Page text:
June 25th, 2014

Right-Sided Colon Polyps: Are You and Your Pathologist Up to Date?

It used to be relatively simple for gastroenterologists to determine colonoscopy surveillance intervals when removing right-sided polyps: We considered whether the polyp was hyperplastic or adenomatous and its size. Now, we have a new classification system that includes adenomas, hyperplastic lesions, sessile serrated polyps (SSPs), and sessile serrated adenomas (SSAs) — all of which may require various surveillance intervals depending on their number and size.

In my practice, I have noticed an evolution in my pathologist’s understanding of this new nomenclature, and in accuracy of reporting lesions — especially with regard to the important distinction between an SSP and an SSA. Early on, all sessile serrated lesions were being classified as SSAs despite these lesions being relatively uncommon, but recently, most are being classified as the more common SSPs.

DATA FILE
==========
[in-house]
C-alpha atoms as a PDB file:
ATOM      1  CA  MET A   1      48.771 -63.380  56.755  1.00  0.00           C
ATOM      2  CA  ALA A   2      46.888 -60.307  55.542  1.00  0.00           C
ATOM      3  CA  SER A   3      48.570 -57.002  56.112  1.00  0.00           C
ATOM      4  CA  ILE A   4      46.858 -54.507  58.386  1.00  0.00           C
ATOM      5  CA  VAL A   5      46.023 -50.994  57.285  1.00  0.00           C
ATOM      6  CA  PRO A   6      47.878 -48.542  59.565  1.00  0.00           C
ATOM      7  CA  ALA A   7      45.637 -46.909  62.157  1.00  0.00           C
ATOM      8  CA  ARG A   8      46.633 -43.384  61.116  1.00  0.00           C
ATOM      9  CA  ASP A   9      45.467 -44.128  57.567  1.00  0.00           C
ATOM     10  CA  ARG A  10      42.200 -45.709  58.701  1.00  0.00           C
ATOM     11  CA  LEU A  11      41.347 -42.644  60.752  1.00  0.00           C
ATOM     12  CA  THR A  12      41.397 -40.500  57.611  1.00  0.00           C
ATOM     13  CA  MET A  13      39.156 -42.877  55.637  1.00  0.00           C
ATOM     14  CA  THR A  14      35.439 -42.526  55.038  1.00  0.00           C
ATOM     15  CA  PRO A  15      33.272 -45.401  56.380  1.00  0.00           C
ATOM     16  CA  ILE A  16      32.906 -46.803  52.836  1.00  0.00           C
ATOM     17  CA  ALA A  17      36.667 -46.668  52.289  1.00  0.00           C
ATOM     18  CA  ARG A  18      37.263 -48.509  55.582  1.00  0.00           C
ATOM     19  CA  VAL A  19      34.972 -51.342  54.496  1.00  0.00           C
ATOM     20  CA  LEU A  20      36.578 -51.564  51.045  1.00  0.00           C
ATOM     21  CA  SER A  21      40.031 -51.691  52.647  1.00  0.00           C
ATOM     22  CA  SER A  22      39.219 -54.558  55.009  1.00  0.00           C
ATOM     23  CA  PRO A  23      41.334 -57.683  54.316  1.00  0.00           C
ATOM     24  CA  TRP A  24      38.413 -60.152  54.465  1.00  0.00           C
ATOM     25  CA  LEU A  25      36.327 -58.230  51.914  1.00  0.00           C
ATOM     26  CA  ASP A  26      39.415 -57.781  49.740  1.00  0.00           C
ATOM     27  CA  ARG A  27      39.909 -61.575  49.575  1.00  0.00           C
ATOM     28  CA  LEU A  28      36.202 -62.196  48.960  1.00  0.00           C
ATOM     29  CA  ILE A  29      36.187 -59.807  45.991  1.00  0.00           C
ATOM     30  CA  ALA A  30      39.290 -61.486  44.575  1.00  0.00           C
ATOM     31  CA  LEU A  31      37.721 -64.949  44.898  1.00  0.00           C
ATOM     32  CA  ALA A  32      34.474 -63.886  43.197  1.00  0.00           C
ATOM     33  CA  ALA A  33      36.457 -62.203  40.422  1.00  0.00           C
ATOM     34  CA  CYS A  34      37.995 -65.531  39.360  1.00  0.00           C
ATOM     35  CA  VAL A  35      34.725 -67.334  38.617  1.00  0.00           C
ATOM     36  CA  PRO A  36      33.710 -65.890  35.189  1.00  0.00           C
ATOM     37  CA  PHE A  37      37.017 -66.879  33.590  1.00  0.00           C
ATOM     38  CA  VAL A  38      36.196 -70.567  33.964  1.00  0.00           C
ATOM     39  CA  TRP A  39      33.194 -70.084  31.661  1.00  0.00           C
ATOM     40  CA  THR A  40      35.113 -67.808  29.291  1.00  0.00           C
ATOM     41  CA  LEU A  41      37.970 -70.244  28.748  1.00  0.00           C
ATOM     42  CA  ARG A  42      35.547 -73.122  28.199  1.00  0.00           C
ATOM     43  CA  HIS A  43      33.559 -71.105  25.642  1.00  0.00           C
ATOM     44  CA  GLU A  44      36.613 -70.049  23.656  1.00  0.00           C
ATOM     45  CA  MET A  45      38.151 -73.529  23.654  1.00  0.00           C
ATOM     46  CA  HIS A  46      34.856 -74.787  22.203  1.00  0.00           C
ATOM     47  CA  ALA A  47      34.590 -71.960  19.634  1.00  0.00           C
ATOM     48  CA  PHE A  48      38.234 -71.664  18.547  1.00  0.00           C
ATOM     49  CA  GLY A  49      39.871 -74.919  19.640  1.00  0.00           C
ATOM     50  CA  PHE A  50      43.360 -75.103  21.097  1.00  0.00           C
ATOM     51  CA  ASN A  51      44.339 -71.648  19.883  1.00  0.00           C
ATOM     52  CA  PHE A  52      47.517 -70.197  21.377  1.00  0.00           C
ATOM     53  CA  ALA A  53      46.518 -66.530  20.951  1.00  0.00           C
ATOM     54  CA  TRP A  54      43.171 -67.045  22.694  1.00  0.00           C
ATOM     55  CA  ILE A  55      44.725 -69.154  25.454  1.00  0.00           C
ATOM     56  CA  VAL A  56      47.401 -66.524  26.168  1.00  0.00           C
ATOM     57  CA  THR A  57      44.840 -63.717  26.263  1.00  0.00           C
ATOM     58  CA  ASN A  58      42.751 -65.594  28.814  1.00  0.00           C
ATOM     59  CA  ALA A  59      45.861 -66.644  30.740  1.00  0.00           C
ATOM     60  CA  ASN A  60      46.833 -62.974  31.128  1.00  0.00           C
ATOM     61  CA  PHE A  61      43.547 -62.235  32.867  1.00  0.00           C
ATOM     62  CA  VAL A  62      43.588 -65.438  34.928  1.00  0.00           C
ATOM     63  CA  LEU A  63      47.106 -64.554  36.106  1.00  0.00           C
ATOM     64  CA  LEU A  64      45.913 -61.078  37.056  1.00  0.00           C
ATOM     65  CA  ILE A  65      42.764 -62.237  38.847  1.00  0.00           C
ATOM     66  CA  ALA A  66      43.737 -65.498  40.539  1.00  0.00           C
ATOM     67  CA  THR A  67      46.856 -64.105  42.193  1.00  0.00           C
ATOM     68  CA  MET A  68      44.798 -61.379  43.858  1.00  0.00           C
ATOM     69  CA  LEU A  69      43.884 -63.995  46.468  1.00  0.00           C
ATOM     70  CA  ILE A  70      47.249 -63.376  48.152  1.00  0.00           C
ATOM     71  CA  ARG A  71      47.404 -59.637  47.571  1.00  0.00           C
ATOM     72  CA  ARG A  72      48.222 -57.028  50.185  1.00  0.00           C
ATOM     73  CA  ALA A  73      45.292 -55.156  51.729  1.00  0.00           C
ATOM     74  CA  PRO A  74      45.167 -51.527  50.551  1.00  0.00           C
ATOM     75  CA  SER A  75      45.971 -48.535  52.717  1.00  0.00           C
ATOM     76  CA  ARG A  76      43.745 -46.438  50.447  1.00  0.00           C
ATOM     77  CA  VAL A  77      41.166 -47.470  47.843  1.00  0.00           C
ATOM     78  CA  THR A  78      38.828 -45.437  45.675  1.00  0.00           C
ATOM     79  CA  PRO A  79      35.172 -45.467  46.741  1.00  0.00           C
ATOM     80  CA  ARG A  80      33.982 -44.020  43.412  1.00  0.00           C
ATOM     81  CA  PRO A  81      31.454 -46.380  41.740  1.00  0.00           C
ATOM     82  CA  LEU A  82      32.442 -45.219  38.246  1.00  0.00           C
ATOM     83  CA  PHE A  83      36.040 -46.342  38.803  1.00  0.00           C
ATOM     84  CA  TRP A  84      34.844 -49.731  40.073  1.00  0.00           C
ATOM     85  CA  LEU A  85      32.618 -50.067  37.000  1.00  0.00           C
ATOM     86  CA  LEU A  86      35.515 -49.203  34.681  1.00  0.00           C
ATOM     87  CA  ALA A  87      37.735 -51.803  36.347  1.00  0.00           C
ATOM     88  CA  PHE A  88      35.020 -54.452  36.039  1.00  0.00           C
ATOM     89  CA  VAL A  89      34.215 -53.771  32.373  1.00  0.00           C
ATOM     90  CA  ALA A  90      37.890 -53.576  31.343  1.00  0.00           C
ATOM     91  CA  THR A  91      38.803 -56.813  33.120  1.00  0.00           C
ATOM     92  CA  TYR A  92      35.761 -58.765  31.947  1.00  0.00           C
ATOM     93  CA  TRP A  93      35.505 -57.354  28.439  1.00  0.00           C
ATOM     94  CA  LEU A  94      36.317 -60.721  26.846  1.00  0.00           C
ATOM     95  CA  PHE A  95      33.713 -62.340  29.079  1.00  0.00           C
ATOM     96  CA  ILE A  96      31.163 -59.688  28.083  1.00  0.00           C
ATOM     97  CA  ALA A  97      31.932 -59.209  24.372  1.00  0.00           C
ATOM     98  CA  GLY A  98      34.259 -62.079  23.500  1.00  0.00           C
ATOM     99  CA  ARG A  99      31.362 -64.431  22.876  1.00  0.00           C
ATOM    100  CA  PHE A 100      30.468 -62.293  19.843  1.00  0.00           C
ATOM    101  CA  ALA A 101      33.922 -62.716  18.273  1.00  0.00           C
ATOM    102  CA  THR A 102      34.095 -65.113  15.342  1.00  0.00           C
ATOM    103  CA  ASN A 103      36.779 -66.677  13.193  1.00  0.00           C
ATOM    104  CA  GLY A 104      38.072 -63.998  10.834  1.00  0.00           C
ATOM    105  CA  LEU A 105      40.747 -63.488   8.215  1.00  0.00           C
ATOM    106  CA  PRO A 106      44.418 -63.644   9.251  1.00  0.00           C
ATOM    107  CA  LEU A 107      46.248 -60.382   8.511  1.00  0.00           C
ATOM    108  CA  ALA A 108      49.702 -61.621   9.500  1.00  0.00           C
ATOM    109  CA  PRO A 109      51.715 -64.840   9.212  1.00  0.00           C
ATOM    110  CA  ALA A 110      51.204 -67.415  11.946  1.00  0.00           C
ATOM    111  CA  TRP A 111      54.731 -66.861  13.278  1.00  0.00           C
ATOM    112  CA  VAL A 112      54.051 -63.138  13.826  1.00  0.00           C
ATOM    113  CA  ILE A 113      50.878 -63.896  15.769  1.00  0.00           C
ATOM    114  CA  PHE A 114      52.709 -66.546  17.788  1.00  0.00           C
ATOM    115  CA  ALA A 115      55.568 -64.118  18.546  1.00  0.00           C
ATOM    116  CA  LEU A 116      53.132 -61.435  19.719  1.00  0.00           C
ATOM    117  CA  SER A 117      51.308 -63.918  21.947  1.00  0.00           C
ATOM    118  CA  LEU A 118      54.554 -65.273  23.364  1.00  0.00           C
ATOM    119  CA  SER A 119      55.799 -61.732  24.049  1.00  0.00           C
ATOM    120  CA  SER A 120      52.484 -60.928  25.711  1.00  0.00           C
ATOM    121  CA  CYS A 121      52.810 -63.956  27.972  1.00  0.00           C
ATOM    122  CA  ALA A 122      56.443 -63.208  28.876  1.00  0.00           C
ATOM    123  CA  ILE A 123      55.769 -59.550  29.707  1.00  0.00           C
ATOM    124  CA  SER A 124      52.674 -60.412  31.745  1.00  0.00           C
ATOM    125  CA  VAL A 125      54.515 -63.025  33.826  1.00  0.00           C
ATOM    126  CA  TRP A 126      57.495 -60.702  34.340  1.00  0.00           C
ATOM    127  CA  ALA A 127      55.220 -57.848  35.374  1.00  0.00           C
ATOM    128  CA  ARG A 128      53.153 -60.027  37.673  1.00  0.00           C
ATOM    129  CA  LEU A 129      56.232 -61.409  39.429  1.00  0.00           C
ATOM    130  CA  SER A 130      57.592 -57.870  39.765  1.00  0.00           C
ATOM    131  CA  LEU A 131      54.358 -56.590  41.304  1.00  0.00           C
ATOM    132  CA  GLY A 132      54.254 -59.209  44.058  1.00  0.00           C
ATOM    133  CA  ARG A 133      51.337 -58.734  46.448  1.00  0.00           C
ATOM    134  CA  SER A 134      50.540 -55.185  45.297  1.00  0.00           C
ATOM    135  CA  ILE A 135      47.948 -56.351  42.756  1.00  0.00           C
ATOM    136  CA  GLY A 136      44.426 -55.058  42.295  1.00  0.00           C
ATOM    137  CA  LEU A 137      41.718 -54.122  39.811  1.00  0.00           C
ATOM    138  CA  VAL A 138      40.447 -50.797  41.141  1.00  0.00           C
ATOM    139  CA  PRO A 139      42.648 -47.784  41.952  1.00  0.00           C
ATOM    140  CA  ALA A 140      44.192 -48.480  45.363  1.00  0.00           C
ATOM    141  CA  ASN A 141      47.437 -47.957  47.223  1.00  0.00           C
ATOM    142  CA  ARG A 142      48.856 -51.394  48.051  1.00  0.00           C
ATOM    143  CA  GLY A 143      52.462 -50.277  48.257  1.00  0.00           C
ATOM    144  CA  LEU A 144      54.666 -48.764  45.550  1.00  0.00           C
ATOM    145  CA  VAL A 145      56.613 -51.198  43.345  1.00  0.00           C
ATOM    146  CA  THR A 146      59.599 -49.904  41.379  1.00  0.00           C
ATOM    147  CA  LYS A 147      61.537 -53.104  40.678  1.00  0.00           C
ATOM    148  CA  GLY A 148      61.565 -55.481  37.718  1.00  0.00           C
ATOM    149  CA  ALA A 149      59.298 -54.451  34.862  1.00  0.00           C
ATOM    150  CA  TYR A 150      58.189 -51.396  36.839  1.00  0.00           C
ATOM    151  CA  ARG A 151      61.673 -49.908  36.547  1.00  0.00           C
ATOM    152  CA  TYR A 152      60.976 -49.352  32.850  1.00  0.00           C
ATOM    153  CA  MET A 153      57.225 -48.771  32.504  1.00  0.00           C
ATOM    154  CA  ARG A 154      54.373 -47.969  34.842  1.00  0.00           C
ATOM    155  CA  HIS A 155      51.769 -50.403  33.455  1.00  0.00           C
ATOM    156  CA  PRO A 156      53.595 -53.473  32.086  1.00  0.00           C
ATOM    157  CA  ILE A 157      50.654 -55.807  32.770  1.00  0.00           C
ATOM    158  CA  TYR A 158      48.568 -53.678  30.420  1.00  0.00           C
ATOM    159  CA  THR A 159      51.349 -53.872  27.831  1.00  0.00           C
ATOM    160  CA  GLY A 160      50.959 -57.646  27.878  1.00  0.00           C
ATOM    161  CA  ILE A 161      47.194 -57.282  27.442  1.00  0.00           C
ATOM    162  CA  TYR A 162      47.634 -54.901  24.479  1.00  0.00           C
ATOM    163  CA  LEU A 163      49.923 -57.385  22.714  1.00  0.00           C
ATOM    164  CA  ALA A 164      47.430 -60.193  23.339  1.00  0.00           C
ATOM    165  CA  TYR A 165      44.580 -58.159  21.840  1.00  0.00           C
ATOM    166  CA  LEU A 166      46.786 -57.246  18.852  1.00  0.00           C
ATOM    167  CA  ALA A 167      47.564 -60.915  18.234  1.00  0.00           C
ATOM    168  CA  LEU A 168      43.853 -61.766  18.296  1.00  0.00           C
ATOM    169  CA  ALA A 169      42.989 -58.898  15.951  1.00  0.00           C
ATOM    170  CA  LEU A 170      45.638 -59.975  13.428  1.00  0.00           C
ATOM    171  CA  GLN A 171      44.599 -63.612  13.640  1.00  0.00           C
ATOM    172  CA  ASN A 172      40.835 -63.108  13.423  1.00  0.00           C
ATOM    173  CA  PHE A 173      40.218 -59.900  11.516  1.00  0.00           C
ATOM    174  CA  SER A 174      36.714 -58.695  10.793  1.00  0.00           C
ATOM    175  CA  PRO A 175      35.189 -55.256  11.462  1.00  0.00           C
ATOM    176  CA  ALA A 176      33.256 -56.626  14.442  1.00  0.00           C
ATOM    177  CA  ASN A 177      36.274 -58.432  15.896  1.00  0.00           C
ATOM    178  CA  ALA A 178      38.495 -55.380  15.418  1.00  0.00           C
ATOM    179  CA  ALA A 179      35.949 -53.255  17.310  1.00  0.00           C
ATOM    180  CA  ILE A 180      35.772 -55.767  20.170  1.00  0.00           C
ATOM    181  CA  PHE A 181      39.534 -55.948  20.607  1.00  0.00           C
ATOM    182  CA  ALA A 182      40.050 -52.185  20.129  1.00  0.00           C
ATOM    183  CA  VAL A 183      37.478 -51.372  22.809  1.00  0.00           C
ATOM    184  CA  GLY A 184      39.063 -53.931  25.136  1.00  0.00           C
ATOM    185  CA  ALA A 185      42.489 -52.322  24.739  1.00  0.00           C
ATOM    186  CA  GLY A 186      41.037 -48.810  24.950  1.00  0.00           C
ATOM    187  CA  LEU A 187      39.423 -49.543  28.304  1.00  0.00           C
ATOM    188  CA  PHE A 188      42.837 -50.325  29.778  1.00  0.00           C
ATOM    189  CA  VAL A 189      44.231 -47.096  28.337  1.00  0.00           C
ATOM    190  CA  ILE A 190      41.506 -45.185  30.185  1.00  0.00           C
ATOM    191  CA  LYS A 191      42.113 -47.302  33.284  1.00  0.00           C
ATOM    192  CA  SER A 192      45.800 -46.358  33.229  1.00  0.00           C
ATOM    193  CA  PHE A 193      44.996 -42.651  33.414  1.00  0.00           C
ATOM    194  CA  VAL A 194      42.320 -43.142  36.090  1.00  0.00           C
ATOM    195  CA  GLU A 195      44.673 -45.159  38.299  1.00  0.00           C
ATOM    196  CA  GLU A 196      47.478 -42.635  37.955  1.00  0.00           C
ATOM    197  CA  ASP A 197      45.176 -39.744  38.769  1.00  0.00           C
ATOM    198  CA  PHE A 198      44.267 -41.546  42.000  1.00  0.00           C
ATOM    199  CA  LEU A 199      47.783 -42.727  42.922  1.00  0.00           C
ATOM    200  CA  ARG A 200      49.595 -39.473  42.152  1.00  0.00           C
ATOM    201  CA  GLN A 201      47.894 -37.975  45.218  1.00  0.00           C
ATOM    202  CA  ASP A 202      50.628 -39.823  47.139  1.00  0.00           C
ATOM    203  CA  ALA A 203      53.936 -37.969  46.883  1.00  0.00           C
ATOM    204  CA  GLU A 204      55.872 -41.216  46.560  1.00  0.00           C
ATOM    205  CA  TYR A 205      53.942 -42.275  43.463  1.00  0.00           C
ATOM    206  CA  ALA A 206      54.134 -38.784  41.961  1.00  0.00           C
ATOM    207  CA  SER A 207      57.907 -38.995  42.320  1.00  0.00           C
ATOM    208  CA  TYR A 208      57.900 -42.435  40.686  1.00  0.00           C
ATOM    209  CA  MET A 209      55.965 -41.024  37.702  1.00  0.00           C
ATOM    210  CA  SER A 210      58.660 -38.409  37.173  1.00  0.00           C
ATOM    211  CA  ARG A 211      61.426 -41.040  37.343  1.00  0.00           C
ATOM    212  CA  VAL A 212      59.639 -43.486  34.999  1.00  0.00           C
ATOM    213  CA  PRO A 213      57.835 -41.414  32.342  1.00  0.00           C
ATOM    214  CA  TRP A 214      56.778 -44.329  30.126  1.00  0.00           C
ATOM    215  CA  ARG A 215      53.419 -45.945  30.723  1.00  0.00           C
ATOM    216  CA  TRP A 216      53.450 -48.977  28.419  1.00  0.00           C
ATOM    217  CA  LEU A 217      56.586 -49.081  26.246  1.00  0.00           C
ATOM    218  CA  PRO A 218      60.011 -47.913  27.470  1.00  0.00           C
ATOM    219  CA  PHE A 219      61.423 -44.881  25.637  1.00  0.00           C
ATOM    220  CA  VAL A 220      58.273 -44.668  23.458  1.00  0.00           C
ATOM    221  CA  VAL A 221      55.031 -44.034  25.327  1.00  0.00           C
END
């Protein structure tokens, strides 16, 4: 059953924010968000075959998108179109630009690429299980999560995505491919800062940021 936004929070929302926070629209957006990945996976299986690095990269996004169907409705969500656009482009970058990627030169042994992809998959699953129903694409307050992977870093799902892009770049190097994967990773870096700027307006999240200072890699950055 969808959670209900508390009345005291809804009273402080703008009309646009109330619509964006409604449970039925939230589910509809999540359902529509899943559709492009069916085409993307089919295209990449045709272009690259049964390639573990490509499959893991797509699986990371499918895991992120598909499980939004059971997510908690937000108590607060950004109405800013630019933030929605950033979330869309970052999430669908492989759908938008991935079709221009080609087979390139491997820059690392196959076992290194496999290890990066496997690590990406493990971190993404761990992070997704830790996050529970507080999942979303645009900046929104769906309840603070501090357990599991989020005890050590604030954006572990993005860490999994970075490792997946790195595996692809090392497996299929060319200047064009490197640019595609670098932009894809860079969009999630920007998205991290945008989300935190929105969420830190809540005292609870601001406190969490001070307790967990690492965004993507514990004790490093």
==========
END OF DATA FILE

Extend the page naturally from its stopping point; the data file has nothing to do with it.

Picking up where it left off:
What has been your experience? Specifically…

  • Are you aware of the new polyp classification nomenclature and its impact on colonoscopy surveillance intervals?
  • Is your pathologist reporting SSA instead of SSP more than 10% of the time?
  • If yes, have you explained that SSPs should greatly outnumber SSAs?
  • What surveillance interval do you recommend for a patient with an 8-mm, hyperplastic, right-sided polyp? An 8-mm adenoma? An 8-mm SSP? An 8-mm SSA?

Looking forward to hearing about your experiences and practice patterns.

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Gastroenterology Research: Author M. Brian Fennerty, M.D.

M. Brian Fennerty, MD


NEJM Journal Watch Gastroenterology

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